Understanding Taal Volcano for a better forecast of its next eruptions [fr]
Jacques Zlotnicki, Director of Research at the French National for Scientific Research (CNRS)
President of the scientific inter-association Electromagnetic Studies of Earthquakes and Volcanoes (EMSEV)
The Taal Volcano is a volcanic island located about 60 kilometers south of Manila. The edifice emerges at an altitude of 311 meters above Taal Lake, bordered by a vast prehistoric crater (caldeira). The region represents an important economic asset for the Philippines. Agriculture, aquaculture, tourism, resorts, and businesses allow about a million inhabitants to live within the 25 kilometer radius around Taal Volcano.
However, Taal is a dangerous volcano with frequent eruptions, 33 of which have been recorded since 1572. During an eruption, plumes of ashes and rocks avalanche rapidly downslope and devastate the outer flanks of the Island and a part of the Taal Lake, stopping at the rim of the prehistoric caldeira. In addition, ashes may be expelled up to an altitude of 15 kilometers into the atmosphere. The eruption of 1911 killed 1,500 inhabitants, and its ash clouds reached Manila. The last eruption in 1965 occurred outside the crater and devastated once again the southwest Island. Up to now, no eruption has been predicted sufficiently in advance to allow risk management and the protection of local communities.
After a conference on volcanic risks in Asia organized in 2003 by the Philippine Institute of Volcanology and Seismology (PHIVOLCS) and the scientific inter-association Electromagnetic Studies of Earthquakes and Volcanoes (EMSEV), the development of an international cooperation was proposed, with the objectives to (1) understand and visualize with depth the volcanic structure, (2) decipher the eruptive dynamisms causing these eruptions, and (3) support PHIVOLCS in the monitoring of the volcano’s activity. Since 2004, a French team from the National Center for Scientific Research (CNRS) and a Japanese team from the Earthquake Research Institute in Tokyo have taken the leadership in the research, with the support of the Volcano Department of PHIVOLCS.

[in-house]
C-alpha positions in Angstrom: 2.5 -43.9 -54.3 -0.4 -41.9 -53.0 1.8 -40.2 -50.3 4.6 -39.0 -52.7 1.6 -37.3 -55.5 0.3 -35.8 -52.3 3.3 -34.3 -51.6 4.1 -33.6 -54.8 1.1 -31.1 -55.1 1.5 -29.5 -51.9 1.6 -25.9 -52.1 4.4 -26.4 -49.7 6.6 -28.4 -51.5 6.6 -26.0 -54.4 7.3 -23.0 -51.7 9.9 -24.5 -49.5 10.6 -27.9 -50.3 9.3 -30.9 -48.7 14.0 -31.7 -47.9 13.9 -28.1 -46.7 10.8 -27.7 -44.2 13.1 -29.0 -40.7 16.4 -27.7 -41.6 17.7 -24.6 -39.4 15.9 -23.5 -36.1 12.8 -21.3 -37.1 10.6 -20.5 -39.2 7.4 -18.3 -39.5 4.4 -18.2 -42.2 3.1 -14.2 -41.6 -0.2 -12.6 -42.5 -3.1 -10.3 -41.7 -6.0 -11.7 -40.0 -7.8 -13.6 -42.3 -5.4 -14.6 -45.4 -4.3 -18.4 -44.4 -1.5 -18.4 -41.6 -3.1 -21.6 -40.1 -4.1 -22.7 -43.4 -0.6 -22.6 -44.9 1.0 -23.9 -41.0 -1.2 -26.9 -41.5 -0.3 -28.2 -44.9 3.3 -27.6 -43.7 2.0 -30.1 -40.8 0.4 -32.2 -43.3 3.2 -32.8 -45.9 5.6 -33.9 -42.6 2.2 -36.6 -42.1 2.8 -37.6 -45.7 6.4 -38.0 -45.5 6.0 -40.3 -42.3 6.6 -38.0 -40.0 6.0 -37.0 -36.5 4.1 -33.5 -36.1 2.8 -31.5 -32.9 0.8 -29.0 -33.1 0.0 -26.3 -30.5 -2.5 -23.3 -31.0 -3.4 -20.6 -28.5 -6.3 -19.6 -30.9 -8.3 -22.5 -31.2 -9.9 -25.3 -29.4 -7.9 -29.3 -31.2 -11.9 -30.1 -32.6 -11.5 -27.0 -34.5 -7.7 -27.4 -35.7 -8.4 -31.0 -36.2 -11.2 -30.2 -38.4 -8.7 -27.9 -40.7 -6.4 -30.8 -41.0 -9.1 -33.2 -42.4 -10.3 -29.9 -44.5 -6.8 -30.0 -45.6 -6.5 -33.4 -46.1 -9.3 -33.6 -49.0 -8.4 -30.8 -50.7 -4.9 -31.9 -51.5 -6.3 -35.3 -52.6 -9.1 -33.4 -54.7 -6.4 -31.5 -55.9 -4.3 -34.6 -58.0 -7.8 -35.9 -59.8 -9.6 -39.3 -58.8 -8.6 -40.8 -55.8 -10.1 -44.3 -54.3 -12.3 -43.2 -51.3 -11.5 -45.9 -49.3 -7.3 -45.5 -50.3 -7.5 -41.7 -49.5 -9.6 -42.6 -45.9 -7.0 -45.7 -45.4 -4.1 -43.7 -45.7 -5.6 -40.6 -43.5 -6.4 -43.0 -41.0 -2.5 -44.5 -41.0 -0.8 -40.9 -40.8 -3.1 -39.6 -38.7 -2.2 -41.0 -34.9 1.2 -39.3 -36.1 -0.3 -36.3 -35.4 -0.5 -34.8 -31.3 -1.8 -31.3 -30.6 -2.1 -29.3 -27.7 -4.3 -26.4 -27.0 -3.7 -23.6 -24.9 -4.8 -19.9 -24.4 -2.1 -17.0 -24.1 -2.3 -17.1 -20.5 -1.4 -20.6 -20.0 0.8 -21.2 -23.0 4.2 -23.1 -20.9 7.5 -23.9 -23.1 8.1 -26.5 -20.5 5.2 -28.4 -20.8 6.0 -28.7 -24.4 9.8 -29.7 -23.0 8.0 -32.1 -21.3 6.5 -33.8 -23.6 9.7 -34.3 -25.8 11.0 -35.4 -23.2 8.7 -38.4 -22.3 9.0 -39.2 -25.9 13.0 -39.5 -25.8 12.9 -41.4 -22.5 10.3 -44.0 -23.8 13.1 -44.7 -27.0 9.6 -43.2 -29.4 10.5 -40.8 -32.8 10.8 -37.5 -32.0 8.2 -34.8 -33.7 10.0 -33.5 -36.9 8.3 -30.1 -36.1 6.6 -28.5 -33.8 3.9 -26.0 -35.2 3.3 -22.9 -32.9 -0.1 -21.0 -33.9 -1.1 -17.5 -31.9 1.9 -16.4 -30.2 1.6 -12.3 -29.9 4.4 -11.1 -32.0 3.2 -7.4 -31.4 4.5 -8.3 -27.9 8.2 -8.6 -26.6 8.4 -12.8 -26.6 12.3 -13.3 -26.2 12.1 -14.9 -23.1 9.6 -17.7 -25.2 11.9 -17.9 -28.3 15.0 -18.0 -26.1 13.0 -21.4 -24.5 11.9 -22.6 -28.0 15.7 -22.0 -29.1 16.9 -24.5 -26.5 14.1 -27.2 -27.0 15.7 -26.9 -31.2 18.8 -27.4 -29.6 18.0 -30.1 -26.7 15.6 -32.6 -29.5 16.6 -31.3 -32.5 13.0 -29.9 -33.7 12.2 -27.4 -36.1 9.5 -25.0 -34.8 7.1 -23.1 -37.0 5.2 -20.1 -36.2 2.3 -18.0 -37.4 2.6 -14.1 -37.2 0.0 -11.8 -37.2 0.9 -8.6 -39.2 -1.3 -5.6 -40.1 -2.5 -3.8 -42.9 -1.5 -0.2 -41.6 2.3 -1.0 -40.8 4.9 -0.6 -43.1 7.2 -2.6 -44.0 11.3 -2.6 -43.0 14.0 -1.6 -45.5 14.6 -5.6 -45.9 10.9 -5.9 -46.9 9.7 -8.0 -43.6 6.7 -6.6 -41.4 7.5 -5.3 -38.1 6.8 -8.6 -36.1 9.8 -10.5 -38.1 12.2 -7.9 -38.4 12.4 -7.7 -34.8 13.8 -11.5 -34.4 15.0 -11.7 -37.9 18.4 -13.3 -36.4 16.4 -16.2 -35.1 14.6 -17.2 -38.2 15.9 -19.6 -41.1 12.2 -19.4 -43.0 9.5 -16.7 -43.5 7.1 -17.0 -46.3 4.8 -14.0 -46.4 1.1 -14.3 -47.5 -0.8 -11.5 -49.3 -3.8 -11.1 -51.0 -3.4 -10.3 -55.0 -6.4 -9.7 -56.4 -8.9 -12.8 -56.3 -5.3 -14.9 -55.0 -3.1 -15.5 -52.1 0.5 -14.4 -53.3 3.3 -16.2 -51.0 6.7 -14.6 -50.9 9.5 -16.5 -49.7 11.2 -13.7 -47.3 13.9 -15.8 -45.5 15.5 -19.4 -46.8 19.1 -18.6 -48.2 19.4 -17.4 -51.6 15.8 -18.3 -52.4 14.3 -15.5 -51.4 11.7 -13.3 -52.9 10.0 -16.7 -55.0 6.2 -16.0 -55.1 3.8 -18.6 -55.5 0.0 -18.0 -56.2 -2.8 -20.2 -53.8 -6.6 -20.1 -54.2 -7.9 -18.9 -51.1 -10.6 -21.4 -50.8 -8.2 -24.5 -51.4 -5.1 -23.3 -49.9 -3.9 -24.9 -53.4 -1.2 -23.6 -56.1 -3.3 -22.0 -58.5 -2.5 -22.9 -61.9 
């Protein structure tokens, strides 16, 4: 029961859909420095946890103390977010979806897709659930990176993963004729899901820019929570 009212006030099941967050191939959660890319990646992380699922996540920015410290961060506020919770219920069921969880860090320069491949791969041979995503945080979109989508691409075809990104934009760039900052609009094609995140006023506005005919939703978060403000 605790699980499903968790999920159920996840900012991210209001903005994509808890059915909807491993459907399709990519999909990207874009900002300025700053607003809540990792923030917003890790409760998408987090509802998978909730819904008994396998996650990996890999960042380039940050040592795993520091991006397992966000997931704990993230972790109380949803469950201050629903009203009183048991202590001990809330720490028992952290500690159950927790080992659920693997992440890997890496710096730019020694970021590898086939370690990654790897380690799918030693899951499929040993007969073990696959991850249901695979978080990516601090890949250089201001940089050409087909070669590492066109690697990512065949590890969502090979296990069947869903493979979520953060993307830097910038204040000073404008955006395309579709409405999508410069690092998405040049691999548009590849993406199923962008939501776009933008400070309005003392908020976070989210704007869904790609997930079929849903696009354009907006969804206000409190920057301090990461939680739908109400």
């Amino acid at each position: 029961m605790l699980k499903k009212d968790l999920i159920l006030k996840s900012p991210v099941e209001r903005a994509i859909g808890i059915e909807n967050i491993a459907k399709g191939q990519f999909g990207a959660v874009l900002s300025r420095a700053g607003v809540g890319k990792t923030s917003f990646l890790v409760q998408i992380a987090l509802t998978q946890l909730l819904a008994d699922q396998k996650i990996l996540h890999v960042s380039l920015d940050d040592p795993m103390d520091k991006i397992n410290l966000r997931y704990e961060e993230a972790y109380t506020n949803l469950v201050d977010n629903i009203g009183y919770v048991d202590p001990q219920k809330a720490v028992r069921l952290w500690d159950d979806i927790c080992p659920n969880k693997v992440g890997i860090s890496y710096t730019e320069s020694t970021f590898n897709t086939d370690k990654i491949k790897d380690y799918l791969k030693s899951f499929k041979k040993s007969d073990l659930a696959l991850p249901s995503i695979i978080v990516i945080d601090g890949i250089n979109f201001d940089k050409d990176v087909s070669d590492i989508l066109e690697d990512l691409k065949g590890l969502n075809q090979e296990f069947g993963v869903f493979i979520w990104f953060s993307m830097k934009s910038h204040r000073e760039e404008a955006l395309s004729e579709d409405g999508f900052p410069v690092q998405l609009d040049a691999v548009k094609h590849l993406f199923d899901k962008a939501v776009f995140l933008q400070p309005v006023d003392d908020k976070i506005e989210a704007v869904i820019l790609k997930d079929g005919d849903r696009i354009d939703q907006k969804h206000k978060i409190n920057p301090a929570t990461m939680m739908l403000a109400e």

Since then, the teams - at least once a year - work together on the volcano and the update activity is discussed with PHIVOLCS. In the course of the first years, the teams have carried out electromagnetic surveys (a specialization of EMSEV) which have highlighted the internal structure of the volcano, the faults that take root at depth in the edifice, and the hydrothermal system (the zone where percolating ground water meets the ascending hot gases and fluids coming from the magmatic system below). The huge hydrothermal system located under the crater is located at about 2 kilometers in depth. The confluence between warm and cool fluids weakens the bedrocks by progressive mineralization. It can give rise to violent and rapid phreatic explosions once the pressure becomes too high.
The CNRS and their Japanese and US colleagues have also set up continuous recording stations for measuring several kinds of parameters: electric and magnetic fields, soil temperature, ground tilt, and the changes in the electrical resistivity of the subsoil, etc. These stations maintained by PHIVOLCS greatly assist the government agency in monitoring the volcanic activity. Since then, the teams have identified an extension of geothermal surface activity along ancient faults located on the northern flank and 2 kilometers away from the center of the crater. Finally, the most recent studies tend to show that longer the period between two eruptions is, the risk of a large explosion outside the crater increases, such as the 1965 eruption, which took place 54 years after the 1911 eruption. The current period is the third longest without an eruption.
These works will be presented during the international congress of the Asia Oceania Geosciences Society (AOGS) which will take place from February 4 to 8, 2018 in Tagaytay: http://nathazards.org/public.asp?page=home.htm. The main article, published in April 2017 in the Journal of Volcanology and Geothermal Research, is now available online.
Over the years, the international team has been reinforced by an American team specializing in the ground deformation (US Geological Survey), a Belgian team with an expertise in the geochemistry of fluids and gases (Free University of Brussels), and a Greek team specialized in electrical (University of Thessaloniki). The Japanese team has now mobilized many universities. In these scientific works which have a strong implication on the risks, the French team wishes to emphasize the support given by the Embassy of France in Manila throughout the years, regularly accompanying the researchers on the volcano and following the work carried out for a better understanding of the activity of Taal.